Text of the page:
A research team from an electronics company move into an old Victorian house to start work on finding a new recording medium. When team member Jill Greeley witnesses a ghost, team director ... See full summary »

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Cast

Complete credited cast:
Michael Bryant ...
Peter Brock
...
Jill Greeley
Iain Cuthbertson ...
Roy Collinson
...
Eddie Holmes
Reginald Marsh ...
Crawshaw
...
Hargrave
John Forgeham ...
Maudsley
Philip Trewinnard ...
Stewart Jessop
...
Cliff Dow
Neil Wilson ...
Sergeant Paterson
Christopher Banks ...
Vicar
Michael Graham Cox ...
Alan
Hilda Fenemore ...
Bar Helper
Peggy Marshall ...
Bar Lady
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Storyline

A research team from an electronics company move into an old Victorian house to start work on finding a new recording medium. When team member Jill Greeley witnesses a ghost, team director Peter Brock decides not only to analyse the apparition, which he believes is a psychic impression trapped in a stone wall (dubbed a "stone tape"), but to exorcise it too - with terrifying results... Written by Anonymous

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Sci-Fi | Horror

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25 December 1972 (UK)  »

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1.33 : 1
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Did You Know?

Trivia

Writer Nigel Kneale based "Taskerlands" and the scientists who worked there on the BBC's research and development laboratory in an old country house at Kingswood Warren in Kingswood, Surrey. See more »

Goofs

Near the end of the film, as Jill climbs the staircase and holds the railing, you can see how the supposedly stone wall stretches where it's attached to the railing. See more »

Quotes

Roy Collinson: Rats wouldn't have left that Spam. They'd have chewed those tins open in no time.
See more »

Connections

Featured in The 100 Greatest Scary Moments (2003) See more »

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User Reviews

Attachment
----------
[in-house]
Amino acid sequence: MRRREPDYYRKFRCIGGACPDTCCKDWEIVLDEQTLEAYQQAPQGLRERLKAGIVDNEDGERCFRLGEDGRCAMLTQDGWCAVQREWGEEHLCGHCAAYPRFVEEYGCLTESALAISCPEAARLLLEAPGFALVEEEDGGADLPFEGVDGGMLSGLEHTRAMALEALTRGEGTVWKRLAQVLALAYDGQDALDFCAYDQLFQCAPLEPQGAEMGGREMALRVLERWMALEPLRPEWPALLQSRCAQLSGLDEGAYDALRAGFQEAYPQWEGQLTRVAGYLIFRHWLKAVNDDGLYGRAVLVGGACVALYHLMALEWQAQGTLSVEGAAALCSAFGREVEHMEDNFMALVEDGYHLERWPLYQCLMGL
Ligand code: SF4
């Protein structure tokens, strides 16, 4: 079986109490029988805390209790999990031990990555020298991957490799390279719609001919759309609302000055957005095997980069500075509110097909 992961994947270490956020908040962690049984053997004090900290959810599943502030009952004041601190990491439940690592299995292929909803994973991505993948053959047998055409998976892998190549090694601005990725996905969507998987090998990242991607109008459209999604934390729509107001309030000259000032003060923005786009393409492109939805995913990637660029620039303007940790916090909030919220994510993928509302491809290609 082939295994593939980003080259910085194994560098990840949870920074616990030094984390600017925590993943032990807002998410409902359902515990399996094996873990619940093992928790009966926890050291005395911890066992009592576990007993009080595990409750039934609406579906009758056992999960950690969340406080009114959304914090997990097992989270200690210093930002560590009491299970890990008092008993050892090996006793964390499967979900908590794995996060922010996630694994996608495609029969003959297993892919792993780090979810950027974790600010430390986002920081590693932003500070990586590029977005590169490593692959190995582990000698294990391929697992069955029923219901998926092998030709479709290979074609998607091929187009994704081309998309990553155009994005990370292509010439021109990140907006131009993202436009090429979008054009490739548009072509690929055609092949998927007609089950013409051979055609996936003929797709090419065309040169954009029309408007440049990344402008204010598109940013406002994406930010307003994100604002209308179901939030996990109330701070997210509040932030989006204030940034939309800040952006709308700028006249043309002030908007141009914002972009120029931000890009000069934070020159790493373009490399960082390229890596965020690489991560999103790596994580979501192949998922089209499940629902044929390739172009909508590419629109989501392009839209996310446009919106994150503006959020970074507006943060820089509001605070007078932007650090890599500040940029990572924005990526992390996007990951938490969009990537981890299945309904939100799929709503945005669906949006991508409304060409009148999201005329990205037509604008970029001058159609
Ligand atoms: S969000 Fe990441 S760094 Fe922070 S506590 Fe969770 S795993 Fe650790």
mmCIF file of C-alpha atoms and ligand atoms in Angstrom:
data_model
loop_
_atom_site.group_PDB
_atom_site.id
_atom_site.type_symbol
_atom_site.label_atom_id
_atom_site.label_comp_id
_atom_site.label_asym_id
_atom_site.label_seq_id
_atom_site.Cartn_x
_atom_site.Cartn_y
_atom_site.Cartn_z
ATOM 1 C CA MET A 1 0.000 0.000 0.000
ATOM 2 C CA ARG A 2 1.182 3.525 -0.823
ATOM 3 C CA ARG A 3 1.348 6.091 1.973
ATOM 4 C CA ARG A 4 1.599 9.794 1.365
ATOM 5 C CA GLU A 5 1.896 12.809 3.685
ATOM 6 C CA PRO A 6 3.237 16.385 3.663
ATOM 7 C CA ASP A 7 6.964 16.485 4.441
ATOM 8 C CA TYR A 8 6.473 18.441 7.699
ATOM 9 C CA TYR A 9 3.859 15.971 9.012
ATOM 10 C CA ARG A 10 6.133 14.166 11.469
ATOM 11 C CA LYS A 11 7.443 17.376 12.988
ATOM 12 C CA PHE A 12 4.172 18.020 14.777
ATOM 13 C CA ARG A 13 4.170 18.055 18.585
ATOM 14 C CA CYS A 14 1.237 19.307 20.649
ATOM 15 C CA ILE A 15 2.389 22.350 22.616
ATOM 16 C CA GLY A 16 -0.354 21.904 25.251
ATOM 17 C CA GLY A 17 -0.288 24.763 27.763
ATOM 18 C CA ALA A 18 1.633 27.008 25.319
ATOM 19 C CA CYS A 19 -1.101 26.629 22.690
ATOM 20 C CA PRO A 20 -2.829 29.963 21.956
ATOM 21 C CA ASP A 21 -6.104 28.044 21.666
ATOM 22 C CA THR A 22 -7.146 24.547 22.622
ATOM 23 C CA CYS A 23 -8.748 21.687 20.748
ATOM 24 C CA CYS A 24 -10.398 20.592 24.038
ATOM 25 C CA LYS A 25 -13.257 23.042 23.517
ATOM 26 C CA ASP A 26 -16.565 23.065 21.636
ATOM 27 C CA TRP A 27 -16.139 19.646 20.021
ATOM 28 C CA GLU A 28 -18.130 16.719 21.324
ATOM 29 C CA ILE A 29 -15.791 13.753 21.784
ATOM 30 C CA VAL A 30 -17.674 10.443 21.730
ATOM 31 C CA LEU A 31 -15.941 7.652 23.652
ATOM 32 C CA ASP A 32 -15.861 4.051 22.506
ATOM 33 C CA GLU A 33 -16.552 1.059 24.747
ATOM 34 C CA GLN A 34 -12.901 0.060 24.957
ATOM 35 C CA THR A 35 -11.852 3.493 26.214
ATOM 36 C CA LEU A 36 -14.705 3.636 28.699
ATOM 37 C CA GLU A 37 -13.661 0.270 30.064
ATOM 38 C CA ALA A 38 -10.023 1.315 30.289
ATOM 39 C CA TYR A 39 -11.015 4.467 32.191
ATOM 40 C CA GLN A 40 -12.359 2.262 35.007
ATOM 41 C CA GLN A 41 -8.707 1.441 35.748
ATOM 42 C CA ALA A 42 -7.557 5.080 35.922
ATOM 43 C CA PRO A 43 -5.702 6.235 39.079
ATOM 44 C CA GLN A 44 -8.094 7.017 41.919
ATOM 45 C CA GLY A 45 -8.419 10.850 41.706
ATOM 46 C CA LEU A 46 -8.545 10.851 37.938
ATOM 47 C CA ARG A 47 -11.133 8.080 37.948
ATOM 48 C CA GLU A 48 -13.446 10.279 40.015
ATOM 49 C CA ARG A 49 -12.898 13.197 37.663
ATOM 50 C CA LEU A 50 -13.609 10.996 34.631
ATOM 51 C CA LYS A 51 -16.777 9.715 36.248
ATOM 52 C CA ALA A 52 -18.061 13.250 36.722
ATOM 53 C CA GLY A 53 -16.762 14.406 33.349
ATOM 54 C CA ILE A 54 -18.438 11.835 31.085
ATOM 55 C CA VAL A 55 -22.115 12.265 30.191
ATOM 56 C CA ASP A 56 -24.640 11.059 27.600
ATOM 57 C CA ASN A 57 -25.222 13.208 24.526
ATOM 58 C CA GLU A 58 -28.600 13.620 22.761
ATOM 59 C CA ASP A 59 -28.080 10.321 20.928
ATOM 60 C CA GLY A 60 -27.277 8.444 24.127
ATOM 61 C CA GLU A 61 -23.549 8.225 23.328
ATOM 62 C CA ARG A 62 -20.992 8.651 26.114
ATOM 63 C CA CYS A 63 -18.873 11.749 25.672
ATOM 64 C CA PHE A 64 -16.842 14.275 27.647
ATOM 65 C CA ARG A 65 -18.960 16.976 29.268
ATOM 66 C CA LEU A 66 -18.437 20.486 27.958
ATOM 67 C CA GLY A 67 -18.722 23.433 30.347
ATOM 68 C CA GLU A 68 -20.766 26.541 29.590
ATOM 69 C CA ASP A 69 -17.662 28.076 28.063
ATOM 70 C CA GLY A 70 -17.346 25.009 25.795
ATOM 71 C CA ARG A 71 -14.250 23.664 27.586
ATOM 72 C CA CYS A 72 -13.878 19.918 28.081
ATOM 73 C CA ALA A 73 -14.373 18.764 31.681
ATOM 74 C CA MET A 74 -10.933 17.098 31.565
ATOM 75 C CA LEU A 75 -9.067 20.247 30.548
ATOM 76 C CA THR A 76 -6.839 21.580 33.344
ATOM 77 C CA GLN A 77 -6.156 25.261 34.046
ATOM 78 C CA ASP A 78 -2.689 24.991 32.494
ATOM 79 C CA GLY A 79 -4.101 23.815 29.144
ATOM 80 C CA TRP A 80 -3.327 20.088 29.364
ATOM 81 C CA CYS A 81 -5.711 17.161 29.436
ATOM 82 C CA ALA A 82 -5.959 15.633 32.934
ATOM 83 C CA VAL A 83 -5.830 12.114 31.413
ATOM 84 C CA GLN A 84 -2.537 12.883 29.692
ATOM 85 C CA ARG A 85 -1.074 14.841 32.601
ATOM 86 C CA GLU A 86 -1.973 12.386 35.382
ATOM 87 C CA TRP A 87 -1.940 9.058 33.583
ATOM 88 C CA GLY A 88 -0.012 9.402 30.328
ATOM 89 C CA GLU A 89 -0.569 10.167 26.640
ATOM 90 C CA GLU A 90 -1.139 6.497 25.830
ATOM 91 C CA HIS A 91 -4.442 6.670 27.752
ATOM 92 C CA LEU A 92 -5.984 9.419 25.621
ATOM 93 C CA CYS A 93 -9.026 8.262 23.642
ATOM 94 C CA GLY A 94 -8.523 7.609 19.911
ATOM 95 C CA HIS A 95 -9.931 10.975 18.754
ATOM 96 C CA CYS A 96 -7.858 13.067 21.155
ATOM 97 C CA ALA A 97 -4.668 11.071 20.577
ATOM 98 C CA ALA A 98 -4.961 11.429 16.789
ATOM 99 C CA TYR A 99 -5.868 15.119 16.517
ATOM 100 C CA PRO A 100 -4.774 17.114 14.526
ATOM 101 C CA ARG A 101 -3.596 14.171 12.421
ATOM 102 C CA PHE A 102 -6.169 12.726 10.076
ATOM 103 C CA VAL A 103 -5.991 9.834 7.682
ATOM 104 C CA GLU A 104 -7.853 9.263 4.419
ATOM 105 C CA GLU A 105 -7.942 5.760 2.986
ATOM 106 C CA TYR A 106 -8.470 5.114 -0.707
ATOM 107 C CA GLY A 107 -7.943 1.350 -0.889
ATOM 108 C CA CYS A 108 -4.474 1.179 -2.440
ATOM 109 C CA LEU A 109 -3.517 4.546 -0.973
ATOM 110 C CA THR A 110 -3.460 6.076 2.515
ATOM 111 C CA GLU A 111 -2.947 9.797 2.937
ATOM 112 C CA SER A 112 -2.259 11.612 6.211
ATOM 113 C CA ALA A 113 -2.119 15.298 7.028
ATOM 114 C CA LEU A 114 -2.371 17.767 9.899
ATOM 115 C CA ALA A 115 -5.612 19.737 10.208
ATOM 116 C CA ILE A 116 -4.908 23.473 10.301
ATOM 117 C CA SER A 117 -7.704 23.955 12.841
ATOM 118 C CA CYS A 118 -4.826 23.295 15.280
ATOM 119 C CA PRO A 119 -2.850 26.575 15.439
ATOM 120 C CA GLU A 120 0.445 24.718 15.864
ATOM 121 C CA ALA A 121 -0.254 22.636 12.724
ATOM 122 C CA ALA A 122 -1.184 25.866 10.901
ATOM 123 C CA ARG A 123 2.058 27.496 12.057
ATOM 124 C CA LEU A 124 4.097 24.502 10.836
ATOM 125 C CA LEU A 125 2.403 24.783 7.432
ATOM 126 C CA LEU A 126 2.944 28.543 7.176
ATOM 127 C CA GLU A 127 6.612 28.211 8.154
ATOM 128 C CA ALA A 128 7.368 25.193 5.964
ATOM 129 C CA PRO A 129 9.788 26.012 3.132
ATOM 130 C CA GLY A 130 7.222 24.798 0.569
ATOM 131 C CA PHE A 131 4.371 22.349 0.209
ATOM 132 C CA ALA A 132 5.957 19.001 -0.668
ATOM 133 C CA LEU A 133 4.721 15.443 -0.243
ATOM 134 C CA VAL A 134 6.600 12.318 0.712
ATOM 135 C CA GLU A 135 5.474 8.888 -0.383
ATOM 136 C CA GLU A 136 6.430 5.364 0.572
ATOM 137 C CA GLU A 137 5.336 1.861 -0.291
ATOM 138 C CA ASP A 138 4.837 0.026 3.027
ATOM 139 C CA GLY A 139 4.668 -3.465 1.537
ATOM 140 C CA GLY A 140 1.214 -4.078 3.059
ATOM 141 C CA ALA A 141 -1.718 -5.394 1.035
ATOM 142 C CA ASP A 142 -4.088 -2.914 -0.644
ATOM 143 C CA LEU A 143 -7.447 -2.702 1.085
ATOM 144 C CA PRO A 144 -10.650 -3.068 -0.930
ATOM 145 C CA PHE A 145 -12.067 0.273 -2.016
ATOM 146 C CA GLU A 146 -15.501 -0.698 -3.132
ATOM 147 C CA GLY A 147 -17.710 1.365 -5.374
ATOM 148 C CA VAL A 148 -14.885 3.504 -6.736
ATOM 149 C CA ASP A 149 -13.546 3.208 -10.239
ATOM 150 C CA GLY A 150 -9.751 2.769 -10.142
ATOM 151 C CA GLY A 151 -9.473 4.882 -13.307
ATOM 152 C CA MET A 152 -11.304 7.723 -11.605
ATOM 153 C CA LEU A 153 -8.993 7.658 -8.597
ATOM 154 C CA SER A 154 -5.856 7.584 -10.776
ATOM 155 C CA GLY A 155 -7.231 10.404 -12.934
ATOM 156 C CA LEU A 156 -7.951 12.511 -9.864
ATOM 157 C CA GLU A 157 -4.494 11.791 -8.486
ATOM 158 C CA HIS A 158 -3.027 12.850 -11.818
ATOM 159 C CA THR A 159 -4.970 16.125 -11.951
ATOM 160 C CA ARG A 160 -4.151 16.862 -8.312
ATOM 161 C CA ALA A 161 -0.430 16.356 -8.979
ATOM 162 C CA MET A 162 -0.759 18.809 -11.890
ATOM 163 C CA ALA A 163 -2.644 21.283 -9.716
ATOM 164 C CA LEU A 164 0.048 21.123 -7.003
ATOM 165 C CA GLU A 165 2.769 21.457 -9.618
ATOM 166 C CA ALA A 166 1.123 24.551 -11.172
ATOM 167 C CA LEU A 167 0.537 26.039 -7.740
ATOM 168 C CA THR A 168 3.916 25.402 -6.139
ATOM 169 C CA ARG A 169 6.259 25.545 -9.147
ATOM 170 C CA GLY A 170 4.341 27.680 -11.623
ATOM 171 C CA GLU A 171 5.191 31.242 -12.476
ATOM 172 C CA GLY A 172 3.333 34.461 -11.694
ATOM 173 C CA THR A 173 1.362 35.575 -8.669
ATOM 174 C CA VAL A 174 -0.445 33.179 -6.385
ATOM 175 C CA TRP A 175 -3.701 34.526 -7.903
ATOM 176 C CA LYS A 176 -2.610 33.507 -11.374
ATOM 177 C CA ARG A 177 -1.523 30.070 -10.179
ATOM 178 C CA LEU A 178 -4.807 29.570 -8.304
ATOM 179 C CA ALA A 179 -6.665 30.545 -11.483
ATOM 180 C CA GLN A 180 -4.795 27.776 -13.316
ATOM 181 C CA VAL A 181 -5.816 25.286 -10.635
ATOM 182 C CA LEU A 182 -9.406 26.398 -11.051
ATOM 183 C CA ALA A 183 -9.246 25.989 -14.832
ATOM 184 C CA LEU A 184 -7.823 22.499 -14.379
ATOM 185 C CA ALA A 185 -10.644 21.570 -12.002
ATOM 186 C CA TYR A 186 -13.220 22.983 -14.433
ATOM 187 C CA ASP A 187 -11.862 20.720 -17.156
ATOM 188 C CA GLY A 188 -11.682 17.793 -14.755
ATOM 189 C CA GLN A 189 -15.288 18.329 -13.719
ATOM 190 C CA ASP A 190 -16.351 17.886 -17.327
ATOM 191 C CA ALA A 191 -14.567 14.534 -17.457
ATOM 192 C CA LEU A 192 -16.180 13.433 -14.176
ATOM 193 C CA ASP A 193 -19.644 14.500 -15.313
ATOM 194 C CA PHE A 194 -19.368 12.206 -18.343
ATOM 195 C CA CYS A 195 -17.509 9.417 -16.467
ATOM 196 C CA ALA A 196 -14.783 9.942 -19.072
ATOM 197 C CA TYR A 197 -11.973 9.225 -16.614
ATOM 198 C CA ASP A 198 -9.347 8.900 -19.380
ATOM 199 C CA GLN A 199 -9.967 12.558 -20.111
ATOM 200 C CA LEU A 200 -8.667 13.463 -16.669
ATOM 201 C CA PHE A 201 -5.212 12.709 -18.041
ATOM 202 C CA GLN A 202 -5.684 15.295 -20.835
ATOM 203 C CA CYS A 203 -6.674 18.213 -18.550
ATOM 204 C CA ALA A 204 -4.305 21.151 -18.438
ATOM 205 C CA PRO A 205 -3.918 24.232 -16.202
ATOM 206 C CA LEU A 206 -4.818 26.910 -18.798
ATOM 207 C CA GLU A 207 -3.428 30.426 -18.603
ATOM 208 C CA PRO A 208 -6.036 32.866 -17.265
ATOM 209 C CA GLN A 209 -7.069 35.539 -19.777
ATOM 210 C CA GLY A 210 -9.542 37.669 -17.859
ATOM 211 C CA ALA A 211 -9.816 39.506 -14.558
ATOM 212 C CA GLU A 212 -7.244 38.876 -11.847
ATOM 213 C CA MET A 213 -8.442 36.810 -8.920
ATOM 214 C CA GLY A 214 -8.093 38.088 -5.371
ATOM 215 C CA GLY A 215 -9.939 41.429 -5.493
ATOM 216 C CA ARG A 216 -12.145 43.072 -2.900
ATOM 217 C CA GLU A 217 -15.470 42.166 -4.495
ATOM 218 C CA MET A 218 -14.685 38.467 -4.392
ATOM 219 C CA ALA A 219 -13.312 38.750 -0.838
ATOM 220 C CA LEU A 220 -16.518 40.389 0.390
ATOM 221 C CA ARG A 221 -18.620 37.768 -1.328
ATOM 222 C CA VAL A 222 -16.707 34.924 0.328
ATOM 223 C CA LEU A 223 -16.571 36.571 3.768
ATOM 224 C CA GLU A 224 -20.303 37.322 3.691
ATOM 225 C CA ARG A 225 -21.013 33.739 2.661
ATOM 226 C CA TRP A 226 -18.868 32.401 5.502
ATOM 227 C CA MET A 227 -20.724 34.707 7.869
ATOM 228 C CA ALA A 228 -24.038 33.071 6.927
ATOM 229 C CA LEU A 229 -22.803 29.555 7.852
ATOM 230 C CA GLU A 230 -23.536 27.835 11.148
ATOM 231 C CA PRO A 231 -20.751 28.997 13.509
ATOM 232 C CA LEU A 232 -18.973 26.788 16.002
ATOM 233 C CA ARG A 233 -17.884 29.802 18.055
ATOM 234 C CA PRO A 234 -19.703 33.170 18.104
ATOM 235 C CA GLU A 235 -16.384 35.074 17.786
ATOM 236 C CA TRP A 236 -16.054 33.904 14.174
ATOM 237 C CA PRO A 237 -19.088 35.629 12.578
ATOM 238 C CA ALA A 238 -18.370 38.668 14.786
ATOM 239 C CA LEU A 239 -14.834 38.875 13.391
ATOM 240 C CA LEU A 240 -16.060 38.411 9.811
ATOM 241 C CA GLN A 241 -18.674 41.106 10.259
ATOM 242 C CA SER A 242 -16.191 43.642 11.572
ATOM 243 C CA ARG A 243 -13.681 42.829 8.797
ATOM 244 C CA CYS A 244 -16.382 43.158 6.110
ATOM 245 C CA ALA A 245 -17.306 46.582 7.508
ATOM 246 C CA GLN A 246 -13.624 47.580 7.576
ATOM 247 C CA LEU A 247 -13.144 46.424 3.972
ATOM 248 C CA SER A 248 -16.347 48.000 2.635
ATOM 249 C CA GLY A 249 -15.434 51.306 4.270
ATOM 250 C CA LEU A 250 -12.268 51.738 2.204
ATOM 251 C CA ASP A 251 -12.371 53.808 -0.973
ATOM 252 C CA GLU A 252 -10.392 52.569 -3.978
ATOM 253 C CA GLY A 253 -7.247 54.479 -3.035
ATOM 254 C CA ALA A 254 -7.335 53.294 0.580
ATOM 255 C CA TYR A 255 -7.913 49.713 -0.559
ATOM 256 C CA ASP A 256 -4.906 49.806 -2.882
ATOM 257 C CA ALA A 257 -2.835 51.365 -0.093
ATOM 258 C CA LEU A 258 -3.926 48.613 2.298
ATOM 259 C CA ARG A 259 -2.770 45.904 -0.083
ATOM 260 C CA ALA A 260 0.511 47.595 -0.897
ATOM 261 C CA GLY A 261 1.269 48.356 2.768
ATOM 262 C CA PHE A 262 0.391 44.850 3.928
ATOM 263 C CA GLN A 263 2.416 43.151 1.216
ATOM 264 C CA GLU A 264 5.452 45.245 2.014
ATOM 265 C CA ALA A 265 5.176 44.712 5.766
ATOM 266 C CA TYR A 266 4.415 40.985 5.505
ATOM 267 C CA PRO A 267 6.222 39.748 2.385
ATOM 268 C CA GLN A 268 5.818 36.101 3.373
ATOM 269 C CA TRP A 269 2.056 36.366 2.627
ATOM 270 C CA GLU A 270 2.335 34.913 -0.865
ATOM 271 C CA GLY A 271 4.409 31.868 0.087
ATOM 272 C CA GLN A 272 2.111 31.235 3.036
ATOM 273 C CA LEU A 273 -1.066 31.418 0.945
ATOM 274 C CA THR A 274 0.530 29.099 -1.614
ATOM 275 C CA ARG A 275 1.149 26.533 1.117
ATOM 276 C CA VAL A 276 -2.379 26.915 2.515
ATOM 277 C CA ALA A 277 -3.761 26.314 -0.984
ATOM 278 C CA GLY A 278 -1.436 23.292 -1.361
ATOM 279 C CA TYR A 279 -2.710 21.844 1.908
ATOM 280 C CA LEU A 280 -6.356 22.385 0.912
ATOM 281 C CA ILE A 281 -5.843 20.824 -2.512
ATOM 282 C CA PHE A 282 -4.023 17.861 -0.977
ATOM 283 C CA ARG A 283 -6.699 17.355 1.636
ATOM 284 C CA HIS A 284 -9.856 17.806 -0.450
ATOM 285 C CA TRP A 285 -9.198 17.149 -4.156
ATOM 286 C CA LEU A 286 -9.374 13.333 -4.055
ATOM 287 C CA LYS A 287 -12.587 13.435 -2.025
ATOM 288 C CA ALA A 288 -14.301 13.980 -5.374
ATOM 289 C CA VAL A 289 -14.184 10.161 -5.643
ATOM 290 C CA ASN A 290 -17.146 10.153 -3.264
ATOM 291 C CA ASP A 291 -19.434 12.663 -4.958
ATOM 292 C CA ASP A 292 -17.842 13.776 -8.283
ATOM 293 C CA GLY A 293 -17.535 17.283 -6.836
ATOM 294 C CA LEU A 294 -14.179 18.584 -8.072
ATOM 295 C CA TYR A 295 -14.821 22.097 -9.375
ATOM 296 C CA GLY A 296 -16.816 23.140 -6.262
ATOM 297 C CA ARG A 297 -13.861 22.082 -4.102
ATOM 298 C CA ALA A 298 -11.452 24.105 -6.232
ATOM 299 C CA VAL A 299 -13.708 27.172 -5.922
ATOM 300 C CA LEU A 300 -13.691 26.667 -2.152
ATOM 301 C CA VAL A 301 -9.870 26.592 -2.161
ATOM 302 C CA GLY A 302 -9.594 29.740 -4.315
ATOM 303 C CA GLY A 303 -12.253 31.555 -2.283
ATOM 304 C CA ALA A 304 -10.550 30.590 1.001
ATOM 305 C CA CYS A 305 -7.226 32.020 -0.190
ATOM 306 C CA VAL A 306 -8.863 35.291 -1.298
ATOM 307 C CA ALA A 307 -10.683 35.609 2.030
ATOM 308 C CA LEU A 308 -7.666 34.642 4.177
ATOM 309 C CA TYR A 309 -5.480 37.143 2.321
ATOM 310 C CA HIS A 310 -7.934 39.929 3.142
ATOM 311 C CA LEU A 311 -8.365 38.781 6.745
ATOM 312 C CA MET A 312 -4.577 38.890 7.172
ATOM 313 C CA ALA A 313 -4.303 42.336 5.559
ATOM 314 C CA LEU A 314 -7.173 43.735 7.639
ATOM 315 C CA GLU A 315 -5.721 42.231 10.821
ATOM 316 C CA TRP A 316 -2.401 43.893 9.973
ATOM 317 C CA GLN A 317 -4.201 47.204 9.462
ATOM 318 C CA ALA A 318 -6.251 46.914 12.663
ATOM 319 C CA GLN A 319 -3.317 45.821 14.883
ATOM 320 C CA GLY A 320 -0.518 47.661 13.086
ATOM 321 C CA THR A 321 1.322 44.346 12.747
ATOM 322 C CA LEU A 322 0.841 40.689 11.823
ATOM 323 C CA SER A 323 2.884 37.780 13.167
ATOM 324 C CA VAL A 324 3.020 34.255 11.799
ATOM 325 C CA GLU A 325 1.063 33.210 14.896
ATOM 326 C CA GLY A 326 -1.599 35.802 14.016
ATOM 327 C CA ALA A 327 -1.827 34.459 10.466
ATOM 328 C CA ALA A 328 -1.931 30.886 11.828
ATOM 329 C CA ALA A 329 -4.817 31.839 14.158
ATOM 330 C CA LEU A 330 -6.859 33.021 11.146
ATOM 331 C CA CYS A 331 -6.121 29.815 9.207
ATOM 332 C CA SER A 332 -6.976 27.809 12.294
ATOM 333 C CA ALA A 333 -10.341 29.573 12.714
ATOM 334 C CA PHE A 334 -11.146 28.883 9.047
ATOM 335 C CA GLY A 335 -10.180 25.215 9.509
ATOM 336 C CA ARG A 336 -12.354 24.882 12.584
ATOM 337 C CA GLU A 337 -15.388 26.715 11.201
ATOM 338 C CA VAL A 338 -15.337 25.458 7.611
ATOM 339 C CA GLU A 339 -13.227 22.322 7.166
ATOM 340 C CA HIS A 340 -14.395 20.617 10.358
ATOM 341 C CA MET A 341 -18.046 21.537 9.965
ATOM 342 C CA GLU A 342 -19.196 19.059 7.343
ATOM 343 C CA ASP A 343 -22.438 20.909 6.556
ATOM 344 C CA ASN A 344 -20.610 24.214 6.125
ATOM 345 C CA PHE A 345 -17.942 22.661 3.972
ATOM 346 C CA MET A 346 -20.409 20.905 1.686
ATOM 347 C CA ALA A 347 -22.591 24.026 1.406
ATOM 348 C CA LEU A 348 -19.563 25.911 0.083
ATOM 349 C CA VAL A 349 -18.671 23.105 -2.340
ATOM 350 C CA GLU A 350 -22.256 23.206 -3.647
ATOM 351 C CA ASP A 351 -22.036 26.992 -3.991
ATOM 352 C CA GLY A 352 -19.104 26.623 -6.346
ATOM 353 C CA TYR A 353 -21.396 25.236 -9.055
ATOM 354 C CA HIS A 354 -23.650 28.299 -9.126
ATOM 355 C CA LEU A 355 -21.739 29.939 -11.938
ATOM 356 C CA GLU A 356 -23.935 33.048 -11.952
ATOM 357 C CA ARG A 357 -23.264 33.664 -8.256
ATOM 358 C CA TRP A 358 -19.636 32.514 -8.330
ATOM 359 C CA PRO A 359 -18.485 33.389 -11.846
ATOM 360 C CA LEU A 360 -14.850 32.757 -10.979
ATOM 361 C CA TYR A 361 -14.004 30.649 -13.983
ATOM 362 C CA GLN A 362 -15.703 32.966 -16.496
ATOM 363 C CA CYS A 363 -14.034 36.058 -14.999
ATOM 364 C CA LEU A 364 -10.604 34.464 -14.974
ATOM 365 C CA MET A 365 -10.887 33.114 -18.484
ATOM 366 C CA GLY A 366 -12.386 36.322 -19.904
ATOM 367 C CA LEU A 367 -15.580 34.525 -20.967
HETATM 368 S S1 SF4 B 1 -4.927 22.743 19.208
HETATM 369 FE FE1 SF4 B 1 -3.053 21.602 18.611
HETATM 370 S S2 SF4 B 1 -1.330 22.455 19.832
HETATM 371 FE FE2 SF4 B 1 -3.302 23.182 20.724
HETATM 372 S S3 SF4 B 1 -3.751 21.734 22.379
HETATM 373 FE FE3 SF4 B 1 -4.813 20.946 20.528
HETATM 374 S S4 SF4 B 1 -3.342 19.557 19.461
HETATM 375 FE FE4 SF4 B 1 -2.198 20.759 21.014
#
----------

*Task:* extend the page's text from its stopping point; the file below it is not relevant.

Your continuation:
THE STONE TAPE (1972)
16 October 2004 | by (Naxxar, Malta) – See all my reviews

Yesterday I watched THE STONE TAPE (1972), by way of the BFI's R2 DVD. After reading some of the mixed opinions about the film here and elsewhere, I was a bit wary of checking it out but, being the Nigel Kneale fan that I am, I finally gave in and I'm very glad that I did!

I own a few of the 'classic' British TV films that have been made available on DVD, but I can safely say that THE STONE TAPE was the most satisfactory example I have seen so far; for the record, the others were - the enjoyable but somewhat pedestrian THE HOUND OF THE BASKERVILLES (1968) with Peter Cushing recreating his Sherlock Holmes role from the Hammer version; THE PICTURE OF DORIAN GRAY (1976), an overly-respectable adaptation (i.e. rather cold and as English as can be) but featuring superb performances from Jeremy Brett and Sir John Gielgud; COUNT Dracula (1977): ambitious, occasionally striking, competently acted but in no way superior to the classic film versions I have watched – and it's also overlong into the bargain; DELIUS: SONG OF SUMMER (1968), a fairly engrossing and surprisingly restrained musical biopic courtesy of Ken Russell but, again, not the masterpiece it's been played up to be; and, finally, just this week I have watched ALICE IN WONDERLAND (1966), certainly one of those I was expecting quite a bit from if largely because of its irreproachable all-star cast – but, unfortunately, while original and entertaining enough (the appropriately solemn but still lovely Anne-Marie Malick in the title role and Dick Bush's monochrome wide-angle lensing being big plusses), the overall experience left me somewhat underwhelmed! I also have Peter Watkins' CULLODEN (1964) and THE WAR GAME (1965) in my 'DVDs To Watch' pile.